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Pioneering soccer star helped build foundation for future generations

Community ProfilePioneering soccer star helped build foundation for future generations

Lydia Vamos excelled at every level she played at and established herself as one of the early Canadian soccer stars to lay the foundations for the growth and development of women’s soccer in Canada.  

Vamos, who has been enshrined in multiple halls of fame including the Brantford & Area Sports Hall of Fame and McMaster University Athletics Hall of Fame, explained her earlier beginnings in soccer.

“I grew up on a farm, so I had a little bit of a break from it when I got to play soccer in the summer. During my first game, I realized that I’m pretty good at it…I scored six goals that match and after that fell in love with the game,” recalled Vamos.

Vamos quickly developed into a dominating player while playing in her hometown of Burford. She then moved on to play in Brantford, being introduced to more competitive players and teams.  

“My first coach was Ken Peach [and] he did a wonderful job. [Burford] was a small town [and we] always had the same group of girls and the same coach for years. And then I moved to Brantford and played for John Wright, where the fields are named after him. I was very fortunate to have two great coaches in the area,” said Vamos.

Vamos experienced overwhelming success when she played with the McMaster’s Women’s Soccer Program. Her team captured the CIAU (now the CIS) goal medal in 1991 and silver in 1987 to go along with multiple All-Star appearances and Female Athlete of the Year honours. Photo courtesy Lydia Vamos Archives.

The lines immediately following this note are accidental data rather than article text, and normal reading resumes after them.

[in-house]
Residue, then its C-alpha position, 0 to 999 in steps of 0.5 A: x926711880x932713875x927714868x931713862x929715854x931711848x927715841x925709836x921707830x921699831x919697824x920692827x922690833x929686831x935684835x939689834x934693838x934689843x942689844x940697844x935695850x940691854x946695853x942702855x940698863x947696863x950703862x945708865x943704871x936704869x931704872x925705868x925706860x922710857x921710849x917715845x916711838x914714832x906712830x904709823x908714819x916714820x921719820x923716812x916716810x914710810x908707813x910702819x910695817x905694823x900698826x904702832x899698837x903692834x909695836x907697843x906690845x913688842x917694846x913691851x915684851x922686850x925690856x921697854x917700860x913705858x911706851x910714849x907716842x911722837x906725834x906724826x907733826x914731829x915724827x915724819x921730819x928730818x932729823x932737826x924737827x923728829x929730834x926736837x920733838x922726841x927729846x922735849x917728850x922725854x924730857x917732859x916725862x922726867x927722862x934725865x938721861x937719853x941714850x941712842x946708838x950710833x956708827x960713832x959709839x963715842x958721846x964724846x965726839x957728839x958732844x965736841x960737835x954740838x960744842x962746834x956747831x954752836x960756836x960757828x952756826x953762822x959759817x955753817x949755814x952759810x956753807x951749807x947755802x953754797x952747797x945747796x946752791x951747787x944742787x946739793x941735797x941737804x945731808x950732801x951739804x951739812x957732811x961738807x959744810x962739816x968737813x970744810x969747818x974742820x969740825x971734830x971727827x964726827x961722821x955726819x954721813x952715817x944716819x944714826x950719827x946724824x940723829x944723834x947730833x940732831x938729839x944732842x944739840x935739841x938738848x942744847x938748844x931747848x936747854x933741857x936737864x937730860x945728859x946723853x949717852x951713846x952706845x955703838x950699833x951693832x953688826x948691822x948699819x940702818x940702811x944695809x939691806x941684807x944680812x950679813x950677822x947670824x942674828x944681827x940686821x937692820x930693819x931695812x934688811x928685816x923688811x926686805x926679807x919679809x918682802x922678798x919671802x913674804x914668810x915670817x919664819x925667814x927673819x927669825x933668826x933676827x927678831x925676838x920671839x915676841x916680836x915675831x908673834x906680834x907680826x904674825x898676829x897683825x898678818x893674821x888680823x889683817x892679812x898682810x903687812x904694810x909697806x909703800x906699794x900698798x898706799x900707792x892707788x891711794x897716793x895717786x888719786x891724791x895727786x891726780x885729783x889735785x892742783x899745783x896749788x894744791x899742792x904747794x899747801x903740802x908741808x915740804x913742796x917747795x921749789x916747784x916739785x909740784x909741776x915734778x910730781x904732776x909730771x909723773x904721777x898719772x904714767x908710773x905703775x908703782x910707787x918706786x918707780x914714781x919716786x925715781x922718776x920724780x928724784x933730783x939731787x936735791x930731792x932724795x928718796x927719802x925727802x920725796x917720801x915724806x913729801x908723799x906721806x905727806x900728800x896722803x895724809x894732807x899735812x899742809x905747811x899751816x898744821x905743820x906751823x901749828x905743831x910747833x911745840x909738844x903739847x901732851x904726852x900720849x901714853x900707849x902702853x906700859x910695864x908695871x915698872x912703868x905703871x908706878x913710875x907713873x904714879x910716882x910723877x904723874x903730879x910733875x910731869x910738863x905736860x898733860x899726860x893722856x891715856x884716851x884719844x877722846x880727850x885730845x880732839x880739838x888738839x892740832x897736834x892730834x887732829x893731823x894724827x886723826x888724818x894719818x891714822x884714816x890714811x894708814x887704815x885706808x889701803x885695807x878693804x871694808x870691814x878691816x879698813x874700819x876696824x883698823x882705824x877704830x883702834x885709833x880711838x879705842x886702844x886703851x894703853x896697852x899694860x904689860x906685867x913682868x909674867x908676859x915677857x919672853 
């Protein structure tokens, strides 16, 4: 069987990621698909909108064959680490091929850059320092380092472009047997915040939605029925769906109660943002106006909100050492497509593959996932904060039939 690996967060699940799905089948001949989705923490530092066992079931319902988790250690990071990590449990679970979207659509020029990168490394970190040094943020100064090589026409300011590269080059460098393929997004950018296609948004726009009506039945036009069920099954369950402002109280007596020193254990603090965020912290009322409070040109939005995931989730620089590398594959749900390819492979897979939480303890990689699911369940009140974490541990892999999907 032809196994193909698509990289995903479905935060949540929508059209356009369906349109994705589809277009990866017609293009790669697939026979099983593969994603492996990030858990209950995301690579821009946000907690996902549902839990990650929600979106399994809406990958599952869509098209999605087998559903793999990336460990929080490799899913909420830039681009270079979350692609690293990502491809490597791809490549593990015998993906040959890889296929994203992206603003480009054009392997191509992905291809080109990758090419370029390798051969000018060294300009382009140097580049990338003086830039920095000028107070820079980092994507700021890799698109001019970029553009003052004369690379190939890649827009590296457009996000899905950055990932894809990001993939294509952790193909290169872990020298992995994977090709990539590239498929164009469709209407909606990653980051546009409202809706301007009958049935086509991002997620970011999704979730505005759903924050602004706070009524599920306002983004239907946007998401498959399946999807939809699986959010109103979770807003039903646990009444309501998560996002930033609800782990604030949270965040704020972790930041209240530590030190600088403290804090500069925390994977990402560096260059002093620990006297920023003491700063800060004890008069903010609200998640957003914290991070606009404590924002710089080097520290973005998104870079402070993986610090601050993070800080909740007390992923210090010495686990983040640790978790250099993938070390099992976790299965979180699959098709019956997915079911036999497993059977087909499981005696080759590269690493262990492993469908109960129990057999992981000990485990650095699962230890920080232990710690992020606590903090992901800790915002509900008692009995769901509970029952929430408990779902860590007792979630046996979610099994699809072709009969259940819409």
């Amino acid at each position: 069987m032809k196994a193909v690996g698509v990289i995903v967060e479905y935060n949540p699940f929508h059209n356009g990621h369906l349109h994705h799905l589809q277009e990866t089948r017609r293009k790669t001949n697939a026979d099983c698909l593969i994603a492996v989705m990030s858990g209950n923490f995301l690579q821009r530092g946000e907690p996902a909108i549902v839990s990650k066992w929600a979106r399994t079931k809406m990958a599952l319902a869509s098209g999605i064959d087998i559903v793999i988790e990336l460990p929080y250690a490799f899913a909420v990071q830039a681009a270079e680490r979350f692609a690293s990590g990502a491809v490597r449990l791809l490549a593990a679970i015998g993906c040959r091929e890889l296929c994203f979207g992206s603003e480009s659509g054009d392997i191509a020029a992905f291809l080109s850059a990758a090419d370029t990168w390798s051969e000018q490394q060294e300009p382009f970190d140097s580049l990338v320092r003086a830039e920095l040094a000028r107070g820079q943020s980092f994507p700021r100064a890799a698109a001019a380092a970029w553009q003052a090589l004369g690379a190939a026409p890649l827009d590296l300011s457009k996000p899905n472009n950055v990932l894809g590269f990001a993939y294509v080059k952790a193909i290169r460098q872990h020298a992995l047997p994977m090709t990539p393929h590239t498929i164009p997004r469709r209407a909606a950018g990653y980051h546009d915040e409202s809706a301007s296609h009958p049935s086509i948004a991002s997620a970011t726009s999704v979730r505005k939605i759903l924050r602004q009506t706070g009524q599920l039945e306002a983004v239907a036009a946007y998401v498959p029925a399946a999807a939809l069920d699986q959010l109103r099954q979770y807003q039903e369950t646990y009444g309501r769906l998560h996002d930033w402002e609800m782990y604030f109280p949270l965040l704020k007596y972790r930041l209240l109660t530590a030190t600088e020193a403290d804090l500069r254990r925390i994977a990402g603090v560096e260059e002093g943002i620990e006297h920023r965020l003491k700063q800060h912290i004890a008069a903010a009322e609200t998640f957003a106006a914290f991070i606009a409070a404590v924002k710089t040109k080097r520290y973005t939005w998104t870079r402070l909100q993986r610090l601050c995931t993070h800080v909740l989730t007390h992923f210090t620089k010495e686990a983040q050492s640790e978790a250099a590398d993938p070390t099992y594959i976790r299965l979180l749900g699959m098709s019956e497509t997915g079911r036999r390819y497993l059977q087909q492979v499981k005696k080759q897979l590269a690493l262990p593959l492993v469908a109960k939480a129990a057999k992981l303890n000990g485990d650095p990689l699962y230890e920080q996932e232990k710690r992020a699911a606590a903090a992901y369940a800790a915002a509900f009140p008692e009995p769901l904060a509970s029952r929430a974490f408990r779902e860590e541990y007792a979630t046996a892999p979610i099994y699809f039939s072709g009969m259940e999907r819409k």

After excelling on the pitch during her teens, Vamos went on to McMaster University, where she won Female Athlete of the Year honors in both 1990 and 1992 and helped the program win a national championship in 1991.  

“I was not expecting [these honours]. Some girls played for the volleyball national team and other top athletes at McMaster [which were up for Female Athlete of the Year.] I was honored just to be nominated for it. And then in my last year, when I won it a second time, it [was a] combination of hard work and dedication from everyone in the soccer program. And this was at the end of my career at McMaster, so it was a nice way to go,” Vamos recalled.

During her time there Vamos would earn a Master’s in human biodynamics and would get a chance to play for her country.